The Air Force may have found a politically irresistible way to get rid of at least part of its fleet of A-10s. The New York Times is reporting Air Force brass has been floating the idea of donating some or all of the close support “cannon with wings” aircraft to Ukraine and to train its pilots to fly them. Air Force Secretary Frank Kendall says he’s considering the idea but it’s still in the discussion phase.
From an operational point of view, the aircraft is well suited to Ukraine’s need. The grinding war against Russia has morphed primarily to a game of inches on the ground with tanks leading the charge. A-10s were designed specifically for this kind of conflict and carry weapons to kill tanks and give close support to ground troops. The Air Force has long considered this kind of battle obsolete and said the A-10 is irrelevant and extremely vulnerable in the types of conflict it envisions in the future. It wants the money it spends to keep the A-10s flying used to support modern aircraft better suited to those future missions.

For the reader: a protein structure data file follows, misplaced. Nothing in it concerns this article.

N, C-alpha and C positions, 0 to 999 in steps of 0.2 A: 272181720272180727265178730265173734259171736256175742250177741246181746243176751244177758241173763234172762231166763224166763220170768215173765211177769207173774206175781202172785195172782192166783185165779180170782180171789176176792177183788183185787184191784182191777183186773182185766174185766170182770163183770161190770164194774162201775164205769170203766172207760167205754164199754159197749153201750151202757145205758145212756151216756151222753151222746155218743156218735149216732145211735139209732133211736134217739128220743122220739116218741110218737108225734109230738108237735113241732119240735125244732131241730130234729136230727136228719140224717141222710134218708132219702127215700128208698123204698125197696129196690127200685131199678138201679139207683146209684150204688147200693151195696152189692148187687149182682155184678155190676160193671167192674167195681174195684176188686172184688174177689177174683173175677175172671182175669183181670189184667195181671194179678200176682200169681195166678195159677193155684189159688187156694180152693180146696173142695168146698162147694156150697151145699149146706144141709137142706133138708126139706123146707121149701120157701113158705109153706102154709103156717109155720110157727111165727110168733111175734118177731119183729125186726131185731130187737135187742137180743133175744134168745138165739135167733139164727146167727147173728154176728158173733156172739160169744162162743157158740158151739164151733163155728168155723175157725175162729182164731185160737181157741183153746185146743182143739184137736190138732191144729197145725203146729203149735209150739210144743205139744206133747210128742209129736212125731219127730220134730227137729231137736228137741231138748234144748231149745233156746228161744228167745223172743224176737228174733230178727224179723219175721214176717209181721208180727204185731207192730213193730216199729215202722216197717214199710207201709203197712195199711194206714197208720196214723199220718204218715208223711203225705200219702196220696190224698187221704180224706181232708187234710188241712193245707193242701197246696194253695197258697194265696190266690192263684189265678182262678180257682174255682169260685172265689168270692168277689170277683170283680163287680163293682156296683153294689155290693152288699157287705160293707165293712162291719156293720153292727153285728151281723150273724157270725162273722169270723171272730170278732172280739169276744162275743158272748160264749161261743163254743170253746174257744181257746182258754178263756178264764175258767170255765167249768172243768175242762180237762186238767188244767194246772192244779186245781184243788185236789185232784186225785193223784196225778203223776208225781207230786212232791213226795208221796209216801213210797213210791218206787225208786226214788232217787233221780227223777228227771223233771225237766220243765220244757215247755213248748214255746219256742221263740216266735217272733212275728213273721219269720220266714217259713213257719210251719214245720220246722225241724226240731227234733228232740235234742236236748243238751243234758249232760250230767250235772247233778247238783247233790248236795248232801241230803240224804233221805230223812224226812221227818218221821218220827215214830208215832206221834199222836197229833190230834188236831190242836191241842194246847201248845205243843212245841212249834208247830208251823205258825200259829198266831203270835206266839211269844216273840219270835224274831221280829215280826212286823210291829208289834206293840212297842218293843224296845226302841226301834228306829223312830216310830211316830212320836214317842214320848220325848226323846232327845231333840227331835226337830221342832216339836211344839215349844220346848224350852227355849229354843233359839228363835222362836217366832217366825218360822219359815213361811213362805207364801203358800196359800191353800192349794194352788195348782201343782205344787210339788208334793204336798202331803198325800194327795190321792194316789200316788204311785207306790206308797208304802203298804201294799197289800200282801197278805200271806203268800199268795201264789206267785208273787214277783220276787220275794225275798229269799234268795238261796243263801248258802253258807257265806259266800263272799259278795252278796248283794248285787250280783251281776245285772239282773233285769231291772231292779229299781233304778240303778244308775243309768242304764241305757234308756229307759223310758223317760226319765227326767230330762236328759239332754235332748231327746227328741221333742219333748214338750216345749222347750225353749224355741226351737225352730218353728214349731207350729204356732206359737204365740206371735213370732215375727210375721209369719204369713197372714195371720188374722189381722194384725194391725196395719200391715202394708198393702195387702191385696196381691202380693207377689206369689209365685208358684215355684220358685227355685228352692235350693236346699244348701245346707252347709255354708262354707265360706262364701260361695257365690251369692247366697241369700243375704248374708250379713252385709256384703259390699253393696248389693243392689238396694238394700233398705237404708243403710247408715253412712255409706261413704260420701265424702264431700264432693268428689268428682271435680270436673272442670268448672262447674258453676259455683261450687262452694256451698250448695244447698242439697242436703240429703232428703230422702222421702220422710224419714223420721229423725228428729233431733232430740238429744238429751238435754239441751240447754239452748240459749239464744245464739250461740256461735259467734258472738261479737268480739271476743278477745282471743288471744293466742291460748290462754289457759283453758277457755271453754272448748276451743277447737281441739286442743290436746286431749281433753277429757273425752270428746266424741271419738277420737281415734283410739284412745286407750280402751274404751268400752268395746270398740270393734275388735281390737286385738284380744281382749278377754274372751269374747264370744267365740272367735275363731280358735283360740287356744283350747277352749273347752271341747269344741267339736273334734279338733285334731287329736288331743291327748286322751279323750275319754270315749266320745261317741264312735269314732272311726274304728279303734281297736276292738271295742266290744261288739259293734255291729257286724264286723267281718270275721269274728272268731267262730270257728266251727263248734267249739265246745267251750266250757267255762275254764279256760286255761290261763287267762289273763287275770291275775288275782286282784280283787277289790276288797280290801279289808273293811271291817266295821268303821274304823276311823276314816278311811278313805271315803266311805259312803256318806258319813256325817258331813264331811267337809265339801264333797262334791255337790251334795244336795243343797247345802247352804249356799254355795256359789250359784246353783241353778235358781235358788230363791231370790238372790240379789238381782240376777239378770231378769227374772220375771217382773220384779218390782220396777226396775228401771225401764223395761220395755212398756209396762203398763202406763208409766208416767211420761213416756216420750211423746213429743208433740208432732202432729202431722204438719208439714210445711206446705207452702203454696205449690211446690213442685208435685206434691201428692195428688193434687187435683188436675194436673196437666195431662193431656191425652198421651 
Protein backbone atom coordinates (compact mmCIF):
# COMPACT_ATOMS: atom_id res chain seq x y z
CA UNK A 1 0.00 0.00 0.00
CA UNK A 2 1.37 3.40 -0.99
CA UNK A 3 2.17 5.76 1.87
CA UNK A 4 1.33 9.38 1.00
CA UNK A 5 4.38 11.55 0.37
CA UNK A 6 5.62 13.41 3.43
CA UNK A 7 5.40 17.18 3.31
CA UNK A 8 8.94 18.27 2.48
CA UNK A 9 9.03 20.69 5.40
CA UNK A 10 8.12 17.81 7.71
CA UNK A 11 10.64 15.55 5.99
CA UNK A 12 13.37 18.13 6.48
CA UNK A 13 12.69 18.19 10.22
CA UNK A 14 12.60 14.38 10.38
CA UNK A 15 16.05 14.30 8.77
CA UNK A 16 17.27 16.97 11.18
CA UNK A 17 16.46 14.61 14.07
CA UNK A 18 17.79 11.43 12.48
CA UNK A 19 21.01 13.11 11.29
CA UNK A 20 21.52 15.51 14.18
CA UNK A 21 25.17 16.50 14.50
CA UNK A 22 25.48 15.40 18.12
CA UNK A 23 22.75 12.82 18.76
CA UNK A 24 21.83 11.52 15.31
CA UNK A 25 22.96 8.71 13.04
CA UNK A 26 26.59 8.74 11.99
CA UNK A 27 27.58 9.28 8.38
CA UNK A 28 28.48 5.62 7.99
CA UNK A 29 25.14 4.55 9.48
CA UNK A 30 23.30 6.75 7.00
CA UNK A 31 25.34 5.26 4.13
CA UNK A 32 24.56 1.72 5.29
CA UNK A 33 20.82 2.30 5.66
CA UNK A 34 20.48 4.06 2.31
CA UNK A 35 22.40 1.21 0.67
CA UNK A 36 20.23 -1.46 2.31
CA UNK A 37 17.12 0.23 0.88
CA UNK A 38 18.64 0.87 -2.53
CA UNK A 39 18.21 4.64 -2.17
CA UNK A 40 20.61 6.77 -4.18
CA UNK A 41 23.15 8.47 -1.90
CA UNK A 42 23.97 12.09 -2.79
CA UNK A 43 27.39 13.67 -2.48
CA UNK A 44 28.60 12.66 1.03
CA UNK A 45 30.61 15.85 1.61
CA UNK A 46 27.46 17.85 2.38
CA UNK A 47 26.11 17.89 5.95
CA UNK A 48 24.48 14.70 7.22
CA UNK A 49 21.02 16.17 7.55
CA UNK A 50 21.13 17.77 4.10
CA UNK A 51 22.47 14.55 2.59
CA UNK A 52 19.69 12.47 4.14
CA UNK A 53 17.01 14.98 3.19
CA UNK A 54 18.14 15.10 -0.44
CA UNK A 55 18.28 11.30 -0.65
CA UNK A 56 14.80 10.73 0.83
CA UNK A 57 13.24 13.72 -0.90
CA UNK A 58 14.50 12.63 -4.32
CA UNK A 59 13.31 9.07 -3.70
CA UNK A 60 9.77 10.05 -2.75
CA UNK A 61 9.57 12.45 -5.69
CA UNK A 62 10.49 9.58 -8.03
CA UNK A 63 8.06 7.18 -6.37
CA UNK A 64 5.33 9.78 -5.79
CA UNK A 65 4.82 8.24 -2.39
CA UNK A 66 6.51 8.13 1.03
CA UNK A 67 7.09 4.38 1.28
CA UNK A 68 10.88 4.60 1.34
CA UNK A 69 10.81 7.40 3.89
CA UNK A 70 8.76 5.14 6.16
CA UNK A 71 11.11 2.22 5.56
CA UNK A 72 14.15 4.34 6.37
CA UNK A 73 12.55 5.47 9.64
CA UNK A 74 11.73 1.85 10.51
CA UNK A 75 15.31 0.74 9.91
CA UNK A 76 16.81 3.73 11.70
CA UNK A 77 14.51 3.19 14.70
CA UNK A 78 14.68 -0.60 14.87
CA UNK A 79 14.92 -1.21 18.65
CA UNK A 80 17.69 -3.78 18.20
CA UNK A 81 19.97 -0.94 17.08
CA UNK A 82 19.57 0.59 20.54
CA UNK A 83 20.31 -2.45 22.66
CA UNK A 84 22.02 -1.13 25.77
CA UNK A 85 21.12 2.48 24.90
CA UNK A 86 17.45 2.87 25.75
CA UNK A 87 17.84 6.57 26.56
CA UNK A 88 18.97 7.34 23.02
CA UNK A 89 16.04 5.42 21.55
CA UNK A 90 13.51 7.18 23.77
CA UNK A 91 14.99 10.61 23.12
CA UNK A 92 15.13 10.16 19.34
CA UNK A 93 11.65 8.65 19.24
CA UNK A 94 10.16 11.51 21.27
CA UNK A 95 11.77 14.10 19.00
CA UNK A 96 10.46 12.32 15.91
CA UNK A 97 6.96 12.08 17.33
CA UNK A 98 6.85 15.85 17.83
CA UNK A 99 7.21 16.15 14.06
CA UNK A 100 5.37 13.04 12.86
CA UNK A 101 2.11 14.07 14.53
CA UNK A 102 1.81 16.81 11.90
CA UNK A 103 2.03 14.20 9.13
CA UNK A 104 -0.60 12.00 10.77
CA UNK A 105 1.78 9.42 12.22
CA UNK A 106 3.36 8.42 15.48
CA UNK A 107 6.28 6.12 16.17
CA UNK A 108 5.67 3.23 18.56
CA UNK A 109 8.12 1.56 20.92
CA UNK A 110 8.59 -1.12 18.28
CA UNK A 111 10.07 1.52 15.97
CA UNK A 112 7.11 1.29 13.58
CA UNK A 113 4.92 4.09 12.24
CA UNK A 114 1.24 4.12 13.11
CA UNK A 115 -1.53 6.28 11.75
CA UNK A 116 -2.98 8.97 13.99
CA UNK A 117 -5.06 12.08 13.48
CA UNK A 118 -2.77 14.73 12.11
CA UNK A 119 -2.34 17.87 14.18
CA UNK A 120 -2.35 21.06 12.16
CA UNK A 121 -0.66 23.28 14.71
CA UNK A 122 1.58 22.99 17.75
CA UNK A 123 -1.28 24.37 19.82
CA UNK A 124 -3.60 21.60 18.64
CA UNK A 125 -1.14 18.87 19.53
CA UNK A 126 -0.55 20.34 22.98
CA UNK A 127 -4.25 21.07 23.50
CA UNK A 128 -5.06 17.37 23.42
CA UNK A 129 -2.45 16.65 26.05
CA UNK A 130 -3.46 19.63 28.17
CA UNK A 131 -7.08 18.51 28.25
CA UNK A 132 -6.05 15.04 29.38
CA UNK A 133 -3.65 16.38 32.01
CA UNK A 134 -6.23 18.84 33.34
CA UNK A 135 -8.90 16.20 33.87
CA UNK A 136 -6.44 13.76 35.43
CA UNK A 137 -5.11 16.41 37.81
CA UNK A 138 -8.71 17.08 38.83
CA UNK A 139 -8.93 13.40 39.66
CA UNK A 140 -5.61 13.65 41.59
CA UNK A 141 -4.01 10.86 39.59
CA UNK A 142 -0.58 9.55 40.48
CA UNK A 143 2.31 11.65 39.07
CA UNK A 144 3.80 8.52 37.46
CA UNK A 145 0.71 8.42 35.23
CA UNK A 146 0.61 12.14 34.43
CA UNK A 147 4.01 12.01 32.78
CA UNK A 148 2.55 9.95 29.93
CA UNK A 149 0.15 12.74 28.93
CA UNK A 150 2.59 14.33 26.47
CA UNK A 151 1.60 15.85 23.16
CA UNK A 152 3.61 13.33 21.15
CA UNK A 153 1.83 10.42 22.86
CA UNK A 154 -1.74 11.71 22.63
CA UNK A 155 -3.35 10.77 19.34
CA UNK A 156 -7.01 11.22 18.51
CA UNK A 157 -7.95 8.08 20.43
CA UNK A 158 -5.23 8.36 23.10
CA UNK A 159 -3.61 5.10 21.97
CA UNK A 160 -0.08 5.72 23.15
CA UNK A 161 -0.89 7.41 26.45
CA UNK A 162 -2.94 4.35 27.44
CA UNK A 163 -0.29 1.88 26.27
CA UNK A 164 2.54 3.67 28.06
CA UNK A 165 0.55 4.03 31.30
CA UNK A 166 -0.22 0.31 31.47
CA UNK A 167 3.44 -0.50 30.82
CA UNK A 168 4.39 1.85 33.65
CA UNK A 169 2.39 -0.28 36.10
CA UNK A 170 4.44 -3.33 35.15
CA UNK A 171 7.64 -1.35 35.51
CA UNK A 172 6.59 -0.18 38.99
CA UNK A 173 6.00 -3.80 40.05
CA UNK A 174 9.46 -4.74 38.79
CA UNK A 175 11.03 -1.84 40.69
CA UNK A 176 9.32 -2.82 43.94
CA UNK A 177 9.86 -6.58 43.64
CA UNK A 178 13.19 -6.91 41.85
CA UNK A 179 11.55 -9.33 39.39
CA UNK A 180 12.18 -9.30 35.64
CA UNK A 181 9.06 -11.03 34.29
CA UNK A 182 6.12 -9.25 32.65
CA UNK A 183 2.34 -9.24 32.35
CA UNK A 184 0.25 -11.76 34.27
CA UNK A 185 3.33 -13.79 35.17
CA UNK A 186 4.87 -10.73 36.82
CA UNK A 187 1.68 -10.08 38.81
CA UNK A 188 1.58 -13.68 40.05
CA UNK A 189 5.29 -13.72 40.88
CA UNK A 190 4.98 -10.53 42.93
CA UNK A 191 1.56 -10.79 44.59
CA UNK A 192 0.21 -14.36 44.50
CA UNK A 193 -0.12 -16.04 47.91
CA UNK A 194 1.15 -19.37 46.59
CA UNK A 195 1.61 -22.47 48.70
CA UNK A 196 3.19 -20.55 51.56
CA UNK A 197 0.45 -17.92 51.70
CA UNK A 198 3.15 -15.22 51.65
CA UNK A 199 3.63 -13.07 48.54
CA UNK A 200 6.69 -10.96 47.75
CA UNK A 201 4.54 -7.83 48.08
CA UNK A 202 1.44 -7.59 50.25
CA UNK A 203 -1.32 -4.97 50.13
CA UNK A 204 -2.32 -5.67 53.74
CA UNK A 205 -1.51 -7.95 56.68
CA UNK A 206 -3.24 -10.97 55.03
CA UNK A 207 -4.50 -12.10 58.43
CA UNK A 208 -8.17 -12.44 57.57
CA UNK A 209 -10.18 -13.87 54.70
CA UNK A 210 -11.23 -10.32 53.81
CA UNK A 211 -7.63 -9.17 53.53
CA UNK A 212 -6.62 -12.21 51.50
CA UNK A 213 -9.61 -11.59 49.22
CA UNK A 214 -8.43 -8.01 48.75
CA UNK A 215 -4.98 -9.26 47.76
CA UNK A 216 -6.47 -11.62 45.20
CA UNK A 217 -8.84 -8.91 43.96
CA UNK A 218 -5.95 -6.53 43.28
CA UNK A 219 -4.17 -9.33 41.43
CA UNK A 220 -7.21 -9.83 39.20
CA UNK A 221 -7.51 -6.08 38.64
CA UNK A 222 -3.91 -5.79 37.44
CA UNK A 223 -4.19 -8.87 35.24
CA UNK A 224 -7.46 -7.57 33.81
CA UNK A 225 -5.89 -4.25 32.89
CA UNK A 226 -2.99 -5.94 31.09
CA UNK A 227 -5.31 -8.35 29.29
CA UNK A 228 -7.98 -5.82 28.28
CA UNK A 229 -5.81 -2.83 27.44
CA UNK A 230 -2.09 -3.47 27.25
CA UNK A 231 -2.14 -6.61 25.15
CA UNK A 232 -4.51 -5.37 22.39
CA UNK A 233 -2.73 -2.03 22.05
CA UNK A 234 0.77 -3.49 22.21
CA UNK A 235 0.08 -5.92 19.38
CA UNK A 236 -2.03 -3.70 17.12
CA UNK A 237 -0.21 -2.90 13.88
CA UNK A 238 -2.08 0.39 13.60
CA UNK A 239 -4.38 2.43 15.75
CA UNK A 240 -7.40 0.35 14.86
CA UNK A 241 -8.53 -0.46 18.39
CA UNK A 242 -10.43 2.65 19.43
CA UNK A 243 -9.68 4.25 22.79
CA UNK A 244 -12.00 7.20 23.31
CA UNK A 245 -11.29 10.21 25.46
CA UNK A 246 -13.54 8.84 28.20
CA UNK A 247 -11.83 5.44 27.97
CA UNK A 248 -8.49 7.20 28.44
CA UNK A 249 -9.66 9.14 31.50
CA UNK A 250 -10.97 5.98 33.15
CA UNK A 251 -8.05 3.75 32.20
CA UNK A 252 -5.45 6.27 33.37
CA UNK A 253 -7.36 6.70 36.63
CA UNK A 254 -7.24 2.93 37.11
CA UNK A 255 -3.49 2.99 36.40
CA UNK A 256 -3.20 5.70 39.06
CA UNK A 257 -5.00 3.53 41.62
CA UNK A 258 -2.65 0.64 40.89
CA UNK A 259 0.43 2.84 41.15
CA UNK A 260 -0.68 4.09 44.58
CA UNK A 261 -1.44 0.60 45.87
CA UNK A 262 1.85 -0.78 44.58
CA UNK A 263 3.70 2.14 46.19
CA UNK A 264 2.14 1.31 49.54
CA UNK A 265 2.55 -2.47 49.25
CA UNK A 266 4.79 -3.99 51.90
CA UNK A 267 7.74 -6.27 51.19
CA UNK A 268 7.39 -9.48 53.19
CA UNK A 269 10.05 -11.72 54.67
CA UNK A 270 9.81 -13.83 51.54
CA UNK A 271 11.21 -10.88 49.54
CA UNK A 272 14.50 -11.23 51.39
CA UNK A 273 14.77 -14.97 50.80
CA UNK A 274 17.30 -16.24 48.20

The Ukrainians will not be getting basket-case third-string equipment, however. Just about every time the Air Force has tried to send the Warthogs to the desert, Congress has responded with billions of dollars to upgrade and modernize the 50-year-old platform. It recently approved $1 billion to put new wings on half the fleet. The other half had already been done.
Kendall remains circumspect about the deal, but the Air Force has already accepted that Ukraine will need U.S. equipment as its Russian-made aircraft are lost or grounded because of a lack of parts. “Older U.S. systems are a possibility,” Kendall said. “As Ukraine, which is pretty busy dealing with the right-now problem, tries to sort out what its future will be longer term, we will be open to discussions with them about what their requirements are and how we might be able to satisfy them.”